Last week, Gollancz quite rightly delighted in announcing its acquisition of a pair of postmodern novels by “the leading Russian novelist of the new generation.” Ladies and gentlemen, allow me to introduce you to Little Booker Prize-winner Victor Pelevin: one of the precious few authors “who writes seriously about what is happening in contemporary Russia,” albeit through a speculative fiction filter.
It’s needful to note that his work has heretofore been translated—into fifteen languages, including English. Omon Ra, The Life of Insects, The Clay Machine-Gun, Babylon and The Sacred Book of the Werewolf and two collections of short stories by said have been published in the UK by Faber & Faber to great acclaim, not least from The Independent, who fell for the “unruly, suggestive energy” of Pelvin’s prose.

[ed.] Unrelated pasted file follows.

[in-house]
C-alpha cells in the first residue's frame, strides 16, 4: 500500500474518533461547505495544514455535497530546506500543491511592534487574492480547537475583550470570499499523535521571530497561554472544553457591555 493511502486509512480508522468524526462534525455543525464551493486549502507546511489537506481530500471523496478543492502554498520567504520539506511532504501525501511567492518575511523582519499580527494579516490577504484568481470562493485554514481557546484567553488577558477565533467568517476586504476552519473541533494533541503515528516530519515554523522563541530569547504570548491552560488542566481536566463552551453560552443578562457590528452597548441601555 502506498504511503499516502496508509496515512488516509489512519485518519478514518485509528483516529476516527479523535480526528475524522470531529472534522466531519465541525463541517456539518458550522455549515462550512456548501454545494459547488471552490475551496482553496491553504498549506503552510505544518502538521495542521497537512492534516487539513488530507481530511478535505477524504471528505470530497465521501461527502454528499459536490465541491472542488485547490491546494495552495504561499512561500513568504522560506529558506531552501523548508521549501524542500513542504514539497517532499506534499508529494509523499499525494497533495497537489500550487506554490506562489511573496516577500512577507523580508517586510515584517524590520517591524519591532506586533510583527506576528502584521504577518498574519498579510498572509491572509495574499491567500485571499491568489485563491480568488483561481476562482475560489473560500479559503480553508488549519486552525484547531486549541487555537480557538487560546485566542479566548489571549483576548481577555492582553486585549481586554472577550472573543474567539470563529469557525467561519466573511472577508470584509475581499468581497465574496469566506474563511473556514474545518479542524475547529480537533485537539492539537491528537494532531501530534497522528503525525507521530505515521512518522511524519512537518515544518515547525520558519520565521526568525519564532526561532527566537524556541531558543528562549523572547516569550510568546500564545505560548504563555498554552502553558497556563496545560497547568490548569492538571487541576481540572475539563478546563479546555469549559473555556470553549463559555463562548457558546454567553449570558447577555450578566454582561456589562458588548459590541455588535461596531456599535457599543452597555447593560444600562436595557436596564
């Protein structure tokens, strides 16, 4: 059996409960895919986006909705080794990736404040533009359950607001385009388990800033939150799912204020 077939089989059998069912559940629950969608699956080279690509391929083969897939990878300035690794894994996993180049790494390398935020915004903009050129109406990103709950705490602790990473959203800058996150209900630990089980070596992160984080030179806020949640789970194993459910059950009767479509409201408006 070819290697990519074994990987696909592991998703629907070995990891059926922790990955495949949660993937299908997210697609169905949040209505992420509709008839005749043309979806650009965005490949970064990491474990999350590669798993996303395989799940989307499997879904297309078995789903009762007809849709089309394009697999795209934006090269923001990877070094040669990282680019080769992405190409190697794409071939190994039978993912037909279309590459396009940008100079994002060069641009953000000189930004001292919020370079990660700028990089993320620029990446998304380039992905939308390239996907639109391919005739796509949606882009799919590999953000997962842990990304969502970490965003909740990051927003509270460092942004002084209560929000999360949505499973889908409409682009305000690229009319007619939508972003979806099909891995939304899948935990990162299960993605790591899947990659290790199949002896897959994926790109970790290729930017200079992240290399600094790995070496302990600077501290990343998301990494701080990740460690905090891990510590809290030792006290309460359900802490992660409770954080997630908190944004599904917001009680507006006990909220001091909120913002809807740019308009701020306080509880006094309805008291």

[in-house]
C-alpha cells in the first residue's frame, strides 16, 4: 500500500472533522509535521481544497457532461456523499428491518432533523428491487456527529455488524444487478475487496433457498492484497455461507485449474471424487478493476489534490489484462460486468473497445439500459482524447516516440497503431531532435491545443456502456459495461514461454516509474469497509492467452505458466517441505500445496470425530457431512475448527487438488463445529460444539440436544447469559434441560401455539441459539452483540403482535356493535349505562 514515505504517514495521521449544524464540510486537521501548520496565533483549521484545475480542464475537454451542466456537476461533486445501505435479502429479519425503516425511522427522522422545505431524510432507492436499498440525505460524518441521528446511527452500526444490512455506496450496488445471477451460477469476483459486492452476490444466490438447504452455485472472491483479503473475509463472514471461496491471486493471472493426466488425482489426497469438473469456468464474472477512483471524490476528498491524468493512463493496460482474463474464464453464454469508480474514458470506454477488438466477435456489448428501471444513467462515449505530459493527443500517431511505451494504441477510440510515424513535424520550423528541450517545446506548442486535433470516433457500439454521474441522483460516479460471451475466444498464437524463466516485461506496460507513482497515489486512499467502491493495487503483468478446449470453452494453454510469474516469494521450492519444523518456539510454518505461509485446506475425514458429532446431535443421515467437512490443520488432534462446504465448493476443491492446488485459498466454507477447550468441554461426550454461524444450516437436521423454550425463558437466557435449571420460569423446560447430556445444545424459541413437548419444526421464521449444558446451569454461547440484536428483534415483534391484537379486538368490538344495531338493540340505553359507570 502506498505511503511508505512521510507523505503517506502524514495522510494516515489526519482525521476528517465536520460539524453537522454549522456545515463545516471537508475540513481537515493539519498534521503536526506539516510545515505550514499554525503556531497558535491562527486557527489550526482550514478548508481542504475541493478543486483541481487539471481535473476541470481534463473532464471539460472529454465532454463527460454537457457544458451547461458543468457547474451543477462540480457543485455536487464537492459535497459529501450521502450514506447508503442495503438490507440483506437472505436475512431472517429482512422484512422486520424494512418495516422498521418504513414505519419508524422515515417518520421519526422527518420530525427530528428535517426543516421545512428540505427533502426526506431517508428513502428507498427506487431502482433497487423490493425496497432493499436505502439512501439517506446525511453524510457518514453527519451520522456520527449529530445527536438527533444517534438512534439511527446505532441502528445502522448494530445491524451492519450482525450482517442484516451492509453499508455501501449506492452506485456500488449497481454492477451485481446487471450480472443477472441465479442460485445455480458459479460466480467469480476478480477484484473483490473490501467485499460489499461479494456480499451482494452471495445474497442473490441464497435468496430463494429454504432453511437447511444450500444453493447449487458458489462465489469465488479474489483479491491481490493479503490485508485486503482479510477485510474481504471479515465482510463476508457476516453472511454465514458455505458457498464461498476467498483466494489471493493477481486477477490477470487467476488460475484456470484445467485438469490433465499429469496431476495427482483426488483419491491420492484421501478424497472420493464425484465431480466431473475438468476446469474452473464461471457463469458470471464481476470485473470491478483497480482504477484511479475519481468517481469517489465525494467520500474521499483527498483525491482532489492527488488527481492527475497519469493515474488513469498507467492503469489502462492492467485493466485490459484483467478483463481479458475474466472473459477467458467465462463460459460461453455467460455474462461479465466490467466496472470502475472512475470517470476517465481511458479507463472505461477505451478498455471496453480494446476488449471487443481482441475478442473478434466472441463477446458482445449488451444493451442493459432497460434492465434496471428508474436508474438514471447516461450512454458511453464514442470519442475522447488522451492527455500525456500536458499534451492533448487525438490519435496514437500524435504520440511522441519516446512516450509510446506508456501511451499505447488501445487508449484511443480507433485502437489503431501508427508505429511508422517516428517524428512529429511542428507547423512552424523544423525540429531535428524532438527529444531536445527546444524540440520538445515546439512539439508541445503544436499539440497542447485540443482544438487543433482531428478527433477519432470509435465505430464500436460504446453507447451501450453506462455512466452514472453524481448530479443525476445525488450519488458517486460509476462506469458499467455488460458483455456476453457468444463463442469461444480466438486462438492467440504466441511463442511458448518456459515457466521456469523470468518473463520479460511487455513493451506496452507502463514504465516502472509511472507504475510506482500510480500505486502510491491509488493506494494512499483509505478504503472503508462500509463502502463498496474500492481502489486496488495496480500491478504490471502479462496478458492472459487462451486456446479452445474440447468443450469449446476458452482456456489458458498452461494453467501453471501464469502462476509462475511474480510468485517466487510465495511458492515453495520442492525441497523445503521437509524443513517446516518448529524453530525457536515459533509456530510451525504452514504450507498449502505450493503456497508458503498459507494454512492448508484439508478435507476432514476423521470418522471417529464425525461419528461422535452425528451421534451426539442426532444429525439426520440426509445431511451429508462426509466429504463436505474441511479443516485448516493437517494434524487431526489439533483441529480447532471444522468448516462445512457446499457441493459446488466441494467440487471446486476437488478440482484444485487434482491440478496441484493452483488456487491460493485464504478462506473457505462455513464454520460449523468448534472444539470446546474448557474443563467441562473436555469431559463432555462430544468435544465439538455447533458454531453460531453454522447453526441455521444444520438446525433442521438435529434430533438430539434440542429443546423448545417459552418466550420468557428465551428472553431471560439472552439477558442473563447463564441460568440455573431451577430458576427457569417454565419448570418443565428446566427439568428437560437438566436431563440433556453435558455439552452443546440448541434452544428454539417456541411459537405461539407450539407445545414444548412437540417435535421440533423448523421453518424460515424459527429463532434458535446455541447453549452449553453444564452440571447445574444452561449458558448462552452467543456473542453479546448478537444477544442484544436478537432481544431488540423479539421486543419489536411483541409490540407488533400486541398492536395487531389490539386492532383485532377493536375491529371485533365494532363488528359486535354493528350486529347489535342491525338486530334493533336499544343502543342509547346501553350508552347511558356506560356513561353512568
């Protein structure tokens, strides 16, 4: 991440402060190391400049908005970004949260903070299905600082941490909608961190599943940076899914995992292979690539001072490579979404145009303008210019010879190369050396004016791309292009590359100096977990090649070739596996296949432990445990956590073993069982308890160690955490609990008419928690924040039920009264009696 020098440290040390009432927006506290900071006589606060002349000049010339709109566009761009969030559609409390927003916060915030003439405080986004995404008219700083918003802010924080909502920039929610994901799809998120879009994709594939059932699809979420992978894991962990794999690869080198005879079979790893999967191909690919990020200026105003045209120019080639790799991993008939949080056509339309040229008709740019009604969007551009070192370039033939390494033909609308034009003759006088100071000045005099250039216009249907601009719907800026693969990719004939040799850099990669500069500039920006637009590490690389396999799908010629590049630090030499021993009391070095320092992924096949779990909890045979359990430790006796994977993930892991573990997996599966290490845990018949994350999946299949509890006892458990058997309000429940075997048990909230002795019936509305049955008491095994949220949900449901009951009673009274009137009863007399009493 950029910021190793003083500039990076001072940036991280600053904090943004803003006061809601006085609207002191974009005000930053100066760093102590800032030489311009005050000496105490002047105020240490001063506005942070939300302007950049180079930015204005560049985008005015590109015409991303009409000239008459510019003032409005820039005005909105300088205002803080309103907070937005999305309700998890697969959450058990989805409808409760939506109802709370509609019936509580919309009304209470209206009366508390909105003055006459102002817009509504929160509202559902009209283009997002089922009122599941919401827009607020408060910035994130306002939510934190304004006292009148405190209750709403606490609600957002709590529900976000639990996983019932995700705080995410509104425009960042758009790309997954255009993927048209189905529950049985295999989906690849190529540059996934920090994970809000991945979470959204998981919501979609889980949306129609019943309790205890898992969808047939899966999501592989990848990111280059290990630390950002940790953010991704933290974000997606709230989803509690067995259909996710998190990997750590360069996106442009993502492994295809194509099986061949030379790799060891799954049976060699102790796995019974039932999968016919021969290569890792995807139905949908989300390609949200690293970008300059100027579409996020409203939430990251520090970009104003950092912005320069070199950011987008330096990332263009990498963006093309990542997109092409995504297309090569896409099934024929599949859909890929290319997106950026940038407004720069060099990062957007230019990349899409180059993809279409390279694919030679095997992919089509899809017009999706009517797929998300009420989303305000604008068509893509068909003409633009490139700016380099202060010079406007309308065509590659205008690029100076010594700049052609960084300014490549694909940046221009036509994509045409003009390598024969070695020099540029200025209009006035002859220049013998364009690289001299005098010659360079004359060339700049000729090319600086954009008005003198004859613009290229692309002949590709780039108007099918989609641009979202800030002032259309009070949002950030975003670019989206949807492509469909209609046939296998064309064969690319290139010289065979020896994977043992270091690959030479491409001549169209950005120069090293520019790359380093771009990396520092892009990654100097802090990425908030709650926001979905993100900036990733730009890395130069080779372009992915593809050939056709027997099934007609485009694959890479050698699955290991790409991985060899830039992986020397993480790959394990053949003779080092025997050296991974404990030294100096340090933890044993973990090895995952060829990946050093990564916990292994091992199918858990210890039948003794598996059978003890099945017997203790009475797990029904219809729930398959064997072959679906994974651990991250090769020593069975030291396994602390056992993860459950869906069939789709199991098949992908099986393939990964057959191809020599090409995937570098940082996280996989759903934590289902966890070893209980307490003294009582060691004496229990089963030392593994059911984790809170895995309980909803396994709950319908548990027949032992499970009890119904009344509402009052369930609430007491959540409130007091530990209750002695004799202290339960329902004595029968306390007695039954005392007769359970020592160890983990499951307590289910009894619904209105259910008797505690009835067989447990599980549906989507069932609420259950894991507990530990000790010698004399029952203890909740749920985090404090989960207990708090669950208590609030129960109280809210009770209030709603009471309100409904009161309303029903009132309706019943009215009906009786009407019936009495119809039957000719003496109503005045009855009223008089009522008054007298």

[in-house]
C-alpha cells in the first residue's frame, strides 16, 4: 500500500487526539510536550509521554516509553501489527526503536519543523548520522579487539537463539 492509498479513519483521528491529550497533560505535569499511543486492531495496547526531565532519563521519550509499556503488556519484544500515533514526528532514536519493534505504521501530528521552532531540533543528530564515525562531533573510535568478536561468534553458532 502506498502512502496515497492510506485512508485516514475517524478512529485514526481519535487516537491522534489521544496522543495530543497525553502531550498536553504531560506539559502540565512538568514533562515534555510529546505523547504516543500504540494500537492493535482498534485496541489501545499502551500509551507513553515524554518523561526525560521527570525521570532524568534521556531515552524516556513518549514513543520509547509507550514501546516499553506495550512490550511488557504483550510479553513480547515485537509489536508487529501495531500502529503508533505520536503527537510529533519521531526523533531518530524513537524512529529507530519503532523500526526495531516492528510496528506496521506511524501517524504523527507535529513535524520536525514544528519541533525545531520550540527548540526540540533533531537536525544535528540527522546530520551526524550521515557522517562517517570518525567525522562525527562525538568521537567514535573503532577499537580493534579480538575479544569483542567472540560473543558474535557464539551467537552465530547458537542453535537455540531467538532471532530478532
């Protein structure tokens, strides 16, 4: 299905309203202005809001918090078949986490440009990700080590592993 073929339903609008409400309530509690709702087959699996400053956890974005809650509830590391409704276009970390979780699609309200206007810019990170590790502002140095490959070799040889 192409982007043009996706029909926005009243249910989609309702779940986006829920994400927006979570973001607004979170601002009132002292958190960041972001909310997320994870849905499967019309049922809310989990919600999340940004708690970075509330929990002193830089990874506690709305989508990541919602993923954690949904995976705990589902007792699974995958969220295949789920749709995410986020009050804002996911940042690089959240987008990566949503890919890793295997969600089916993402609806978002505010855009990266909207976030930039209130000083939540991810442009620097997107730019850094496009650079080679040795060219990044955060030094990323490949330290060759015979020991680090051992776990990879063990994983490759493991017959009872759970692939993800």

I’ll be honest: I’ve never read the fella. But now that Gollancz have got him—for not one but two new books—I’m going to.